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✏Autumn of the Black Snake Book Summary : The forgotten story of how the U.S. Army was created to fight a crucial Indian war In 1783, with the signing of the Peace of Paris, the American Revolution was complete. And yet even as the newly independent United States secured peace with Great Britain, it found itself losing an escalating military conflict on its borderlands. The enemy was the indigenous people of the Ohio Valley, who rightly saw the new nation as a threat to their existence. In 1791, years of skirmishes, raids, and quagmires climaxed in the grisly defeat of a motley collection of irregular American militiamen by a brilliantly organized confederation of Shawnee, Miami, and Delaware Indians—with nearly one thousand U.S. casualties, the worst defeat the nation would ever suffer at native hands. Americans were shocked, perhaps none more so than their commander in chief, George Washington, who came to a fateful conclusion: the United States needed an army. Autumn of the Black Snake tells how the early republic battled the coalition of Indians that came closer than any adversary, before or since, to halting the nation’s expansion. In evocative and absorbing prose, William Hogeland conjures up the woodland battles and the hardball politics that formed the Legion of the United States, the country’s first true standing army. His memorable portraits of soldiers and leaders on both sides—from the daring war chiefs Blue Jacket and Little Turtle to the doomed Richard Butler and a steely, even ruthless Washington—drive a tale of horrific violence, brilliant strategizing, stupendous blunders, and valorous deeds. This sweeping account, at once exciting and dark, builds to a crescendo as Washington and Alexander Hamilton, at enormous risk, outmaneuver Thomas Jefferson, James Madison, and other skeptics of standing armies—and Washington appoints General “Mad” Anthony Wayne to lead the Legion. Wayne marches into the forests of the Old Northwest, where the very Indians he is charged with defeating will bestow on him, with grudging admiration, a new name: Black Snake. Autumn of the Black Snake is a dramatic work of military and political history, told in a colorful, sometimes startling blow-by-blow narrative. It is also an original interpretation of how greed, honor, political beliefs, and vivid personalities converged on the killing fields of the Ohio Valley, where the U.S. Army’s first victory opened the way to western settlement and established the precedent that the new nation would possess a military to reckon with.

📒Rising Up From Indian Country ✍ Ann Durkin Keating

Rising Up From Indian Country Book PDF
✏Book Title : Rising Up from Indian Country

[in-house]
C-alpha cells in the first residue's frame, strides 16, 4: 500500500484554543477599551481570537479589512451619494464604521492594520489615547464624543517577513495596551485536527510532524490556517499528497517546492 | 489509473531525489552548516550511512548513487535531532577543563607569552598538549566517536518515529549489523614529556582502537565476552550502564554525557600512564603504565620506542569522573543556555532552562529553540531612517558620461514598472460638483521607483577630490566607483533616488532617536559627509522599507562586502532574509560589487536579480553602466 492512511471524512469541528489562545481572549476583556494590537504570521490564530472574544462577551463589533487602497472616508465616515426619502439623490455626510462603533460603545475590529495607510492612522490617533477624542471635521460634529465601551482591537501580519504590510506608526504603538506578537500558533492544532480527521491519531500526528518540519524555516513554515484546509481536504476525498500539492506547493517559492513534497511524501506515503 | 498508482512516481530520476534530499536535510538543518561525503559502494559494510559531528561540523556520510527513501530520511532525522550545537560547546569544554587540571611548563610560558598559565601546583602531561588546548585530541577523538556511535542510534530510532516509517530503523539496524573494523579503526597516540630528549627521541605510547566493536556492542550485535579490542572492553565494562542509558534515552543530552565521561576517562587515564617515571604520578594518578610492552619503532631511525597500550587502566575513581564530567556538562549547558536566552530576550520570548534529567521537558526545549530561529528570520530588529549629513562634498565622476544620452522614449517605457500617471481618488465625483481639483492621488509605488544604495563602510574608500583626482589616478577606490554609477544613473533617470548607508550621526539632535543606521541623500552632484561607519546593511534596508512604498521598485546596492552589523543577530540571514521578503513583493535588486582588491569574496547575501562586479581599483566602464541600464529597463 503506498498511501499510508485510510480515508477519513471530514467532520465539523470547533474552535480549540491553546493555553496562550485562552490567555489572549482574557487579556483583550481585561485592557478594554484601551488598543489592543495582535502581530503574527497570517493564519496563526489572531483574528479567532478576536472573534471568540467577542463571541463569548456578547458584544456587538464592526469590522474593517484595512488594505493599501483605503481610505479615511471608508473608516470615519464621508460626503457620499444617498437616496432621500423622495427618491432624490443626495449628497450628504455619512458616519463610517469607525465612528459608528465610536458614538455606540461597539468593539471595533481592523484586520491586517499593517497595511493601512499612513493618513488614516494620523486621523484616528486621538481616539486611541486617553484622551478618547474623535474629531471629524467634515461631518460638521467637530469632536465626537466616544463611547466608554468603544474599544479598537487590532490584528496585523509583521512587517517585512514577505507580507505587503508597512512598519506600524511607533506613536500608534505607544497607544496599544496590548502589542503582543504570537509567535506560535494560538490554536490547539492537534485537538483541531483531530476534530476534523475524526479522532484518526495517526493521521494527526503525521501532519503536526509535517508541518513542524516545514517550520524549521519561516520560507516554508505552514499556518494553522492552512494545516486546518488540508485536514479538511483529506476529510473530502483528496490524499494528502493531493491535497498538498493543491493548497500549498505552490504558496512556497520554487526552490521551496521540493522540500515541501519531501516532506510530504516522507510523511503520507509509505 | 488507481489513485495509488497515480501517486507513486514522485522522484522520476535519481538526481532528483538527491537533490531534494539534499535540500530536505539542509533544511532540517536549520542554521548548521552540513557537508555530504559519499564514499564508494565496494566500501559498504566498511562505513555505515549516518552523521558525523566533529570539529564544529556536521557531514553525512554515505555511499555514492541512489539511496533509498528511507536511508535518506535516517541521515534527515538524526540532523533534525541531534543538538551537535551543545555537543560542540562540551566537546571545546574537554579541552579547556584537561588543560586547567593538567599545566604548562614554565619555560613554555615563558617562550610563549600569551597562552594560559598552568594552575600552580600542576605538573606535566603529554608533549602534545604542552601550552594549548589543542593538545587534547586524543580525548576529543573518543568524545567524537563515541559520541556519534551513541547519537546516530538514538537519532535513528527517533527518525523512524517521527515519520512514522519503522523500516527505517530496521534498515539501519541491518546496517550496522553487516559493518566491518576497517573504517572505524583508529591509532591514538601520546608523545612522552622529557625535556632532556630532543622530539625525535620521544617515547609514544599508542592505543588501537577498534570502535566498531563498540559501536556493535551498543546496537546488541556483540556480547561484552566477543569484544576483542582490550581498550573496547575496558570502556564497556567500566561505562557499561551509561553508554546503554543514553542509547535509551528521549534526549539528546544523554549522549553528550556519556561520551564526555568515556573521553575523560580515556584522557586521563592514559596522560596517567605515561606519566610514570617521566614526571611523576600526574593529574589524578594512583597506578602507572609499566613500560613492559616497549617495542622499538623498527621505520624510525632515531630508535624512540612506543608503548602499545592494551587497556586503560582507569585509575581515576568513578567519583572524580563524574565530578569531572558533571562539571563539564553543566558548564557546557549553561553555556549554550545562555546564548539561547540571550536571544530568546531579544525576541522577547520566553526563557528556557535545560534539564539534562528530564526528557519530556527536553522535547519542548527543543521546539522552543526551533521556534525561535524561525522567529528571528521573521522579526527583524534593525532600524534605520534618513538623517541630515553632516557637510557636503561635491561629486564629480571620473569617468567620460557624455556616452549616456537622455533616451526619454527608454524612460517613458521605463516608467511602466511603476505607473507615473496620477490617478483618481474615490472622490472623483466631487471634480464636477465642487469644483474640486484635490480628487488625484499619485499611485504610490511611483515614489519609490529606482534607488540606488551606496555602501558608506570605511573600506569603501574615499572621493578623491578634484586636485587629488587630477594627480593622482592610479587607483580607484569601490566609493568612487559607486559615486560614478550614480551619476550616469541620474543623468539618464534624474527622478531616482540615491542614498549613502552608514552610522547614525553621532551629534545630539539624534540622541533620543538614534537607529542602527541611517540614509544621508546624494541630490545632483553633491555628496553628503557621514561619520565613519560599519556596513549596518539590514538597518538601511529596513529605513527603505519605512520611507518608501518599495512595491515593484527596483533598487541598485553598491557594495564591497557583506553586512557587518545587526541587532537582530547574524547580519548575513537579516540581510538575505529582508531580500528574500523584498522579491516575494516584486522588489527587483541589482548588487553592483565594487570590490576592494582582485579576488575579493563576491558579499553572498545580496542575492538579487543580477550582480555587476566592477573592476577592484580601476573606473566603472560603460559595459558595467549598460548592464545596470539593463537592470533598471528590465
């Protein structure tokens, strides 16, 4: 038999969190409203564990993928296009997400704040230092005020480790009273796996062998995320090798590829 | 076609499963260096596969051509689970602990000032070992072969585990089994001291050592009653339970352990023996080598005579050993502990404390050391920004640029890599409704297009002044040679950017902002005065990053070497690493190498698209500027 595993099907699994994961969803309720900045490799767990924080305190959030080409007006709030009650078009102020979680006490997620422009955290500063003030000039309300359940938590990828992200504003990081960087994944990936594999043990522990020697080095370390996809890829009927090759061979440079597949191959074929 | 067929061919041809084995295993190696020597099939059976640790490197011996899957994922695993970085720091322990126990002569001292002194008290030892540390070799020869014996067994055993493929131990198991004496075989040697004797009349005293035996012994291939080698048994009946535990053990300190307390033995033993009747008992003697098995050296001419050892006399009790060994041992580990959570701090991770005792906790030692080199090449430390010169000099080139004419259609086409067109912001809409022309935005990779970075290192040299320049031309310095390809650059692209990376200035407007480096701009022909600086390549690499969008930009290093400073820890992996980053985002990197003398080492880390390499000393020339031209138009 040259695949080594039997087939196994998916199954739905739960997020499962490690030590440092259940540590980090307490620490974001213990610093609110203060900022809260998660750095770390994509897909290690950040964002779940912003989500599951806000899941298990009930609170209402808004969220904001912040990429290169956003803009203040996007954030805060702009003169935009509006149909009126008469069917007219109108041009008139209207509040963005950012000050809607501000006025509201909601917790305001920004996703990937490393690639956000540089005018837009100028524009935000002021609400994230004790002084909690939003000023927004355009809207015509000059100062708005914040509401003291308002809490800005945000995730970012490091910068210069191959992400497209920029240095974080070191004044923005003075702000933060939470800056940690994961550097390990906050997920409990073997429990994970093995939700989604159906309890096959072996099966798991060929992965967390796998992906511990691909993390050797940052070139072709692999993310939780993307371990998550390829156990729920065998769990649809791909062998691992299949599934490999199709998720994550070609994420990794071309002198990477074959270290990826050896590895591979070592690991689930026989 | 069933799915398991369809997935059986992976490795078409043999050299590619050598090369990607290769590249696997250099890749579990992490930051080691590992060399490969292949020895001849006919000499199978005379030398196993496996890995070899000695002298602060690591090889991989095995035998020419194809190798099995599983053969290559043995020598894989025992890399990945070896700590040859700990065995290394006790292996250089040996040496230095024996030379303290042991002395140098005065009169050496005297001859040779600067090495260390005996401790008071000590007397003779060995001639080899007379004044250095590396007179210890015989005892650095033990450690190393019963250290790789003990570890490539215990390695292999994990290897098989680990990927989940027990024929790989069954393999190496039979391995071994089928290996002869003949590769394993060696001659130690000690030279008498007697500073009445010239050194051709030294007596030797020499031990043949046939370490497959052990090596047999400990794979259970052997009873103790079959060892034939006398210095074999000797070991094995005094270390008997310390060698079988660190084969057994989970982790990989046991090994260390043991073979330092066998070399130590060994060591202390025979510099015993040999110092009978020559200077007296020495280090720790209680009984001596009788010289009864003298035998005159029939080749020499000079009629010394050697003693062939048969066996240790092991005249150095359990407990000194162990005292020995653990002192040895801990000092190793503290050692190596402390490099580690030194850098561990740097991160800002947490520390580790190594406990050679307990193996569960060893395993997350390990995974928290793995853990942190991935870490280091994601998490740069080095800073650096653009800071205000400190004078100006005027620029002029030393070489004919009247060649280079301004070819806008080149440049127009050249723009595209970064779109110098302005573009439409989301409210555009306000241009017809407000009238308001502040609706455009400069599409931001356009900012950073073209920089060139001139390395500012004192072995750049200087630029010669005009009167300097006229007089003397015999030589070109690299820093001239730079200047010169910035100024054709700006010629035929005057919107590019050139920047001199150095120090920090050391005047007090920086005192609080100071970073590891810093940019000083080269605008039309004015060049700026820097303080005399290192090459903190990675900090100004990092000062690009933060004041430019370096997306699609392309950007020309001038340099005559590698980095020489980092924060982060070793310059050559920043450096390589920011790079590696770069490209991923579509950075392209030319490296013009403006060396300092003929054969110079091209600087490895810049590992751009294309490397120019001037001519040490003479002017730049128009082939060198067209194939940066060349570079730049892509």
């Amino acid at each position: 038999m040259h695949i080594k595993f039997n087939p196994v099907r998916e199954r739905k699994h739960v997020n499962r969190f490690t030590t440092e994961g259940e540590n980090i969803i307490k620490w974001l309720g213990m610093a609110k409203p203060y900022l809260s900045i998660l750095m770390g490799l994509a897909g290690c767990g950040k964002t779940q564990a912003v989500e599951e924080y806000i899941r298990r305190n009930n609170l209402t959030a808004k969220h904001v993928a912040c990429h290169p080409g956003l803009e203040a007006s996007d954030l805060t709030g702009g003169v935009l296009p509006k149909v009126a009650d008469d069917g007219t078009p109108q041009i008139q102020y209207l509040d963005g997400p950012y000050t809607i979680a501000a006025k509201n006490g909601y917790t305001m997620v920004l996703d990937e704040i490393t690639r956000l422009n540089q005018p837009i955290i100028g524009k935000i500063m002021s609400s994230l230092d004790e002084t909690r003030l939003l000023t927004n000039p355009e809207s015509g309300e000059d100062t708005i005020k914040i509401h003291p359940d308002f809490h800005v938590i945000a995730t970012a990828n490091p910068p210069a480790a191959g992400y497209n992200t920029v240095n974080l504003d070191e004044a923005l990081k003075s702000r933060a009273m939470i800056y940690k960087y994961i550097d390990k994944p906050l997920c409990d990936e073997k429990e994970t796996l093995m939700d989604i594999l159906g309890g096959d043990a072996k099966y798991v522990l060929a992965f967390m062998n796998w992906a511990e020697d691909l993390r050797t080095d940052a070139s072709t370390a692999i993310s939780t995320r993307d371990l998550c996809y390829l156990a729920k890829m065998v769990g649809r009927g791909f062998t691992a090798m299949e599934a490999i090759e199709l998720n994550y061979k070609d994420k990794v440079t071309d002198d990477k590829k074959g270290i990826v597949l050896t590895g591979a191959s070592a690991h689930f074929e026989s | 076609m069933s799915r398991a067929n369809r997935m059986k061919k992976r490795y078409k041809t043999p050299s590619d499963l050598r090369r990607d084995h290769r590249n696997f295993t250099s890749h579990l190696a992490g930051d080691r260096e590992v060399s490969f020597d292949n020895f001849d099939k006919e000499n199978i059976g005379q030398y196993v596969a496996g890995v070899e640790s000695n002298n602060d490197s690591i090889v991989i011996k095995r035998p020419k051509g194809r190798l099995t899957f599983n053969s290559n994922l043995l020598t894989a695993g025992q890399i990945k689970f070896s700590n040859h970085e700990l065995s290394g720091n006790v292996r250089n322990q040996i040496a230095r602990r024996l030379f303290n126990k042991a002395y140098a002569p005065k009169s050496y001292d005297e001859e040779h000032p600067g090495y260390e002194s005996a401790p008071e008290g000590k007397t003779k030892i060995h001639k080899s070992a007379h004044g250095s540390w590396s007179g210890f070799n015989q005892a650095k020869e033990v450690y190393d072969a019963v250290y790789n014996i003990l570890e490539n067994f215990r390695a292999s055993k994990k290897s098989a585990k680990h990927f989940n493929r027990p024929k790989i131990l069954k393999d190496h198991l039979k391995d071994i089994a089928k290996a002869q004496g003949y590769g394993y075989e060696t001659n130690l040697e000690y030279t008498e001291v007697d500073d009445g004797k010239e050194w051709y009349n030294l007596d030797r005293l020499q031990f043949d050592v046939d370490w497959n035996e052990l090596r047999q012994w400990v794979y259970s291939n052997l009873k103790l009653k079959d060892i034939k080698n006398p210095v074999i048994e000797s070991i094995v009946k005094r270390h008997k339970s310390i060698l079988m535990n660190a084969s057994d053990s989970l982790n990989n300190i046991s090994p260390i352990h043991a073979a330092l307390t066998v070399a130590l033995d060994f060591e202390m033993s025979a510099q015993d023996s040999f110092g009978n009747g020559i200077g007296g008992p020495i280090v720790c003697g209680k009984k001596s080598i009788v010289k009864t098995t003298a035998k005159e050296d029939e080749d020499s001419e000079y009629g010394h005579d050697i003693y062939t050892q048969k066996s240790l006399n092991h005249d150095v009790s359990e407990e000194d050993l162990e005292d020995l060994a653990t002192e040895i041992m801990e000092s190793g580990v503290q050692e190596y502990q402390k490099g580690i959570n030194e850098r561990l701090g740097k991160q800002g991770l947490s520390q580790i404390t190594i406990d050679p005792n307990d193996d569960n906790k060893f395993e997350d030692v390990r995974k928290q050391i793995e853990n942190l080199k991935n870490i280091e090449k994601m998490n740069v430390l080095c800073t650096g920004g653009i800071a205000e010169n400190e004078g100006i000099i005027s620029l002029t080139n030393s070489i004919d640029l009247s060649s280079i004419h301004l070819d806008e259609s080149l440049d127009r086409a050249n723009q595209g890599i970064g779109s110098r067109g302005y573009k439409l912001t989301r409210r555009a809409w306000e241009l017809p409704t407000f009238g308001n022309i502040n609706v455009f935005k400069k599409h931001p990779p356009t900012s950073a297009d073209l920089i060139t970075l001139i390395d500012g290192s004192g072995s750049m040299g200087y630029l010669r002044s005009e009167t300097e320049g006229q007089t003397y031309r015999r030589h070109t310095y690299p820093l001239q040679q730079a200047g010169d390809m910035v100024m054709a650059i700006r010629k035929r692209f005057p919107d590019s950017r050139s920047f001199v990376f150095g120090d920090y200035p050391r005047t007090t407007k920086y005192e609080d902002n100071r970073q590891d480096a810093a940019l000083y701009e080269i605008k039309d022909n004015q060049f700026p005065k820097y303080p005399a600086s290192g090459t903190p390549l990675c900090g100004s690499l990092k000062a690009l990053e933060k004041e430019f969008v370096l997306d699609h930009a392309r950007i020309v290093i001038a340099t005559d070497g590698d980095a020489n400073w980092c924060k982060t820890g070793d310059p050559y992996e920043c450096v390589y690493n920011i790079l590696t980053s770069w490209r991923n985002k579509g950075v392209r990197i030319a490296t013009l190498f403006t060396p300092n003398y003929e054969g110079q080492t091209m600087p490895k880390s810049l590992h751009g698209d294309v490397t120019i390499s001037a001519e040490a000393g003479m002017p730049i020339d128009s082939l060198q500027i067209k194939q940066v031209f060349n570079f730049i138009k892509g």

✏Author : Ann Durkin Keating
✏Publisher : University of Chicago Press
✏Release Date : 2012-08-15
✏Pages : 294
✏ISBN : 9780226428963
✏Available Language : English, Spanish, And French

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✏Rising Up from Indian Country Book Summary : In August 1812, under threat from the Potawatomi, Captain Nathan Heald began the evacuation of ninety-four people from the isolated outpost of Fort Dearborn to Fort Wayne. The group included several dozen soldiers, as well as nine women and eighteen children. After traveling only a mile and a half, they were attacked by five hundred Potawatomi warriors. In under an hour, fifty-two members of Heald’s party were killed, and the rest were taken prisoner; the Potawatomi then burned Fort Dearborn before returning to their villages. These events are now seen as a foundational moment in Chicago’s storied past. With Rising up from Indian Country, noted historian Ann Durkin Keating richly recounts the Battle of Fort Dearborn while situating it within the context of several wider histories that span the nearly four decades between the 1795 Treaty of Greenville, in which Native Americans gave up a square mile at the mouth of the Chicago River, and the 1833 Treaty of Chicago, in which the American government and the Potawatomi exchanged five million acres of land west of the Mississippi River for a tract of the same size in northeast Illinois and southeast Wisconsin. In the first book devoted entirely to this crucial period, Keating tells a story not only of military conquest but of the lives of people on all sides of the conflict. She highlights such figures as Jean Baptiste Point de Sable and John Kinzie and demonstrates that early Chicago was a place of cross-cultural reliance among the French, the Americans, and the Native Americans. Published to commemorate the bicentennial of the Battle of Fort Dearborn, this gripping account of the birth of Chicago will become required reading for anyone seeking to understand the city and its complex origins.